Global warming is occurring at a greater pace in the Mediterranean regions than in other parts of the world, in particular for countries in the south and east of the basin, inducing marked changes in temperatures and precipitation.
MISTRALS was managed by CNRS-INSU ( The National Institute of Universe Sciences ) and funded by ADEME ( Ecological transition agency ), CEA ( French Atomic Energy and Alternative Energy Commission ), INRAE ( National Research Institute for Agriculture, Food and the Environment ), CNRS ( Scientific Research National Center ), IFREMER ( French Research Institute for Exploitation of the Sea ), IRD ( Research Institute for Development ), Météo-France.
More than 1000 scientists participate in different parts of this program, from different nationalities around the Mediterranean and spanning a great variety of scientific domains including marine and terrestrial ecosystems, climate, geology, agriculture, freshwater availability, economics, and sociology.
The MISTRALS focused on studying the Mediterranean basin and its environment to better understand the impact of global changes in this particular region and to anticipate its evolution over a century.
Data suggest an increasing intensity and variability of climatic extremes for the twenty-first century and an increasing number of events and duration of very long dry spells together with their spatial spread. Changes are the most likely to occur in regions of North Africa, Southern Spain, and the Middle East, which are already among the most arid regions in the Mediterranean basin.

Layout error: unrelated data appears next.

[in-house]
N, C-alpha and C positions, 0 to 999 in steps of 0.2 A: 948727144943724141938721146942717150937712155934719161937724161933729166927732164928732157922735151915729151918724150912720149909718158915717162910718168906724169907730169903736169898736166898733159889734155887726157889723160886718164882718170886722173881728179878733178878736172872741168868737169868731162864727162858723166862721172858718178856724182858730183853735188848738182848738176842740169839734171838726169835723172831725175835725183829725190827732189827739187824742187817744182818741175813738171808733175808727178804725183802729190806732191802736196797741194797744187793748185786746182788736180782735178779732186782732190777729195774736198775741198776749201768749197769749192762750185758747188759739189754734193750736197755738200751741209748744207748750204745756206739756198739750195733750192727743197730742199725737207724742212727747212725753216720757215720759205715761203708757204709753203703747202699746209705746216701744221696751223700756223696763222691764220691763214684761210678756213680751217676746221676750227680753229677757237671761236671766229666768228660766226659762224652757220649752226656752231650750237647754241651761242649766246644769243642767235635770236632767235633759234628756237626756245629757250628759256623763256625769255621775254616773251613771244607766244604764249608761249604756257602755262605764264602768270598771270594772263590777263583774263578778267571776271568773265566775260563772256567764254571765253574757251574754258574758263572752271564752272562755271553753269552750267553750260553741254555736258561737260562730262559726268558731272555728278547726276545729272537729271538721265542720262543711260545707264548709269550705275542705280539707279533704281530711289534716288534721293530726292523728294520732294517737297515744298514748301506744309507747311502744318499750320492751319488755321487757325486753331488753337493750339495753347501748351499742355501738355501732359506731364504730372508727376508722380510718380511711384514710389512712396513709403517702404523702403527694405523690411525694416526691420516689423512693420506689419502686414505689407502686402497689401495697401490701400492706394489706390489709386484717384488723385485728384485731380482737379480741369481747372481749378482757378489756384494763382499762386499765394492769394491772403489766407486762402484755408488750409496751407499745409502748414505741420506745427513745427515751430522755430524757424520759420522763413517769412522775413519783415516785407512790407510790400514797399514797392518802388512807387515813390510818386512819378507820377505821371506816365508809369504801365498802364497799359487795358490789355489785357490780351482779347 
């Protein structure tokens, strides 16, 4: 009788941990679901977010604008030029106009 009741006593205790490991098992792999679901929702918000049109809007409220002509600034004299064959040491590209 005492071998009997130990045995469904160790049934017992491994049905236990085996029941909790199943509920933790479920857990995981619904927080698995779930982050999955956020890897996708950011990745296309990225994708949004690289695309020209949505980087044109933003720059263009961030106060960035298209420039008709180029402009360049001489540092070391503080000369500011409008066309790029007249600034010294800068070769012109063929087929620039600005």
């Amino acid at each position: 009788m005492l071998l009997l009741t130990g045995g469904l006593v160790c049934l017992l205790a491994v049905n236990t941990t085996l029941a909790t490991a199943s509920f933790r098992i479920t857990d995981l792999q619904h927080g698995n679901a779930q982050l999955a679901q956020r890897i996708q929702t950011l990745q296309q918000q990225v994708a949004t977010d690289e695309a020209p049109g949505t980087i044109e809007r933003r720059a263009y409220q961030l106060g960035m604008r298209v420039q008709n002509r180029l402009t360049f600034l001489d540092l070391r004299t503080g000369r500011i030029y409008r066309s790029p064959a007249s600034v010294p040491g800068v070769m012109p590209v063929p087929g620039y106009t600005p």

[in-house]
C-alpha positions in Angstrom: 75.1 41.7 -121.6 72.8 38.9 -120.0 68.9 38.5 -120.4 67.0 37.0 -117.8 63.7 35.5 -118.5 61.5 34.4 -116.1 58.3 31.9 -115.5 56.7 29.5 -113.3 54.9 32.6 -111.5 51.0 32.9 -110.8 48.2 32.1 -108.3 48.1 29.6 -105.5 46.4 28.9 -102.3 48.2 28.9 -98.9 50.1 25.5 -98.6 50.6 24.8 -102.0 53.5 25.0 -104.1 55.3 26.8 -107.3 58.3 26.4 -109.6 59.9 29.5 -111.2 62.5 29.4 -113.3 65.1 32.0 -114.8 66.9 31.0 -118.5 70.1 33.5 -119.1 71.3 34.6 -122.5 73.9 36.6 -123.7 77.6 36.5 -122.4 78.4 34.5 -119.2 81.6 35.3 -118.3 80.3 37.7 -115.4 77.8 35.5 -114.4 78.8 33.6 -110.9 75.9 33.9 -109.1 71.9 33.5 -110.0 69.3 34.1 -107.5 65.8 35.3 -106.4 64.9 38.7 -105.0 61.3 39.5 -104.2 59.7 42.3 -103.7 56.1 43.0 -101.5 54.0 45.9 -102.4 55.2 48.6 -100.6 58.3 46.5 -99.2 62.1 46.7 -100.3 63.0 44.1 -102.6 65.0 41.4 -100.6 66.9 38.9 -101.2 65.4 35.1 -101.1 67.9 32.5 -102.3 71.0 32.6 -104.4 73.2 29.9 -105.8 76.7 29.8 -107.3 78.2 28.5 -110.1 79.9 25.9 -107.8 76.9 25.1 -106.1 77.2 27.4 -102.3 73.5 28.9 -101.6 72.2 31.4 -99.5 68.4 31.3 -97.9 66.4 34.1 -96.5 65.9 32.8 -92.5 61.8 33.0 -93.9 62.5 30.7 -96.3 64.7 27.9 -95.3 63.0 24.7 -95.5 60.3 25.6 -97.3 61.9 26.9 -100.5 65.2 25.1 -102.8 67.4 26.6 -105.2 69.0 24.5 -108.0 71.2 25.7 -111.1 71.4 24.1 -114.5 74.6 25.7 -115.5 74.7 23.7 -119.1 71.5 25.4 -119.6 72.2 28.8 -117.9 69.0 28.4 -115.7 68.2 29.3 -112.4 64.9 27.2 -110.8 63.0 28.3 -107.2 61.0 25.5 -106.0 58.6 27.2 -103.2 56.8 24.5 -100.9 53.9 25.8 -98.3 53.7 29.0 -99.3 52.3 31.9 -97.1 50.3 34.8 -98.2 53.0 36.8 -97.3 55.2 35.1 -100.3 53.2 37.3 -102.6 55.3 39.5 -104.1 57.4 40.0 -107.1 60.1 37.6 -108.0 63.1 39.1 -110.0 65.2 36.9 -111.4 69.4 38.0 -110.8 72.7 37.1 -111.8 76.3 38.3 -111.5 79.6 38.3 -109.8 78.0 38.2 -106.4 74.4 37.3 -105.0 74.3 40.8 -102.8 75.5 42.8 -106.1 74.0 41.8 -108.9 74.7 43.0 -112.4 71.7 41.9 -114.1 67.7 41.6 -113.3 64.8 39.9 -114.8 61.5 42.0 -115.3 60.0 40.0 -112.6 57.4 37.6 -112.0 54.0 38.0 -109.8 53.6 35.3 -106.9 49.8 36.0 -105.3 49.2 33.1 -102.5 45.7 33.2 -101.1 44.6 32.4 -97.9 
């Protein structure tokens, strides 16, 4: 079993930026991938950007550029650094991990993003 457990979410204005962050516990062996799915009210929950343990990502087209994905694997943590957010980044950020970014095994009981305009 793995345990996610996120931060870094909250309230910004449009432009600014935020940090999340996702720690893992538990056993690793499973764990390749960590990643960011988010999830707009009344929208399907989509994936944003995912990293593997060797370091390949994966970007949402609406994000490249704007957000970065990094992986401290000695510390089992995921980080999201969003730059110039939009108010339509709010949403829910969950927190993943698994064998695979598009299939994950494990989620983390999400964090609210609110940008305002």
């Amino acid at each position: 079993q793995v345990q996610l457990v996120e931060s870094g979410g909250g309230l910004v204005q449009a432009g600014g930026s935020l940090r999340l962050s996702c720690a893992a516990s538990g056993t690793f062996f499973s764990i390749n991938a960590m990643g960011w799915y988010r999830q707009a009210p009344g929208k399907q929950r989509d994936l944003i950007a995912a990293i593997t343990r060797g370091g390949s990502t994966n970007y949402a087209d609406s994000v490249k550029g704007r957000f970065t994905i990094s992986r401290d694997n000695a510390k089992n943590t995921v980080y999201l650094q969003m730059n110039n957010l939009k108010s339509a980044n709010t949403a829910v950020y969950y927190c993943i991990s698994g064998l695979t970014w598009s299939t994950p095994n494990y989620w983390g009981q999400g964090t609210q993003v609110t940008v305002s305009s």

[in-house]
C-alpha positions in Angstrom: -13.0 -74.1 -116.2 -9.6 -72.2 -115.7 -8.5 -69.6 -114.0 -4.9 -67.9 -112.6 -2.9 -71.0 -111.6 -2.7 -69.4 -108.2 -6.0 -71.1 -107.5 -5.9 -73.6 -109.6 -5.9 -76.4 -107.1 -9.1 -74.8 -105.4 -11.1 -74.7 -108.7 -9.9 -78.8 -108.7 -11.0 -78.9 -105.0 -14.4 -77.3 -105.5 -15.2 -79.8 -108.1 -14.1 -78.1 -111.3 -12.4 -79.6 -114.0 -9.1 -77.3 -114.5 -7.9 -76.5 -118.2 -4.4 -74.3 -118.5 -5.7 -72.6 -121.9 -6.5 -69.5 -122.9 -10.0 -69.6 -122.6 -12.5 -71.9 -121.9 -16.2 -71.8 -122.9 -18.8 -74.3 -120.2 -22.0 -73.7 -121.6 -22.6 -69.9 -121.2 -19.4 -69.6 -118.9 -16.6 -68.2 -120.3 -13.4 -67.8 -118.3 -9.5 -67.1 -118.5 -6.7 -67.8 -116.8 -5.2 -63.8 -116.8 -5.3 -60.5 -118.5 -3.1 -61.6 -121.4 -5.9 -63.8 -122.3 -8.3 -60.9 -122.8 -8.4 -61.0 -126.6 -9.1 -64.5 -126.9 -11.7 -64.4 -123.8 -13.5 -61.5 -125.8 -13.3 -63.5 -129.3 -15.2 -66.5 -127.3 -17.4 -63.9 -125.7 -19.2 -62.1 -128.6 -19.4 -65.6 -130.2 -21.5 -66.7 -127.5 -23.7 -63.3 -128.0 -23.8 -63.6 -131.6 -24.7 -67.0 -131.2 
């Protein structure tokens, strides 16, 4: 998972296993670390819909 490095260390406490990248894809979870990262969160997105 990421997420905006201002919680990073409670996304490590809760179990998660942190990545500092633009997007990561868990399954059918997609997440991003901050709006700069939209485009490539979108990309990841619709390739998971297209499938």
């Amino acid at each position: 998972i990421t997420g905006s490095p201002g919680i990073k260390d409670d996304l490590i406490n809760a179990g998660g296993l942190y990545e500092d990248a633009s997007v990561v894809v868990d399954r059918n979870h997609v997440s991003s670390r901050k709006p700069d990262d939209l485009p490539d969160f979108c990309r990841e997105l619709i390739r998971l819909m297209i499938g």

Thus, for agricultural sector, and among the different productions in Mediterranean, wine grape is a dominant economic sector in particular in France, Italy, and Spain. The program analysis showed that that grape vine production is likely to be negatively impacted regardless of the maintained level of warming, with an important reduction of quality caused by dryness during the growing season, and also the raising of plant’s water requirements.
Also, a review of the vulnerability of countries located in North Africa – from Morocco in the east to Egypt in the west – to climate change was provided, based on the exposure to these changes, water resources, and adaptation capacity. The analysis revealed various degrees of resilience to climate change depending on the countries socio-economic context.
For these semi-arid water-limited basins, the precipitation changes and increasing evapotranspiration rate would have significant impact on water availability by reducing surface water resources.
Overall, the combination of climate change effects with population growth is a major challenge for these countries in the upcoming years, which could become indirect drivers of social instability.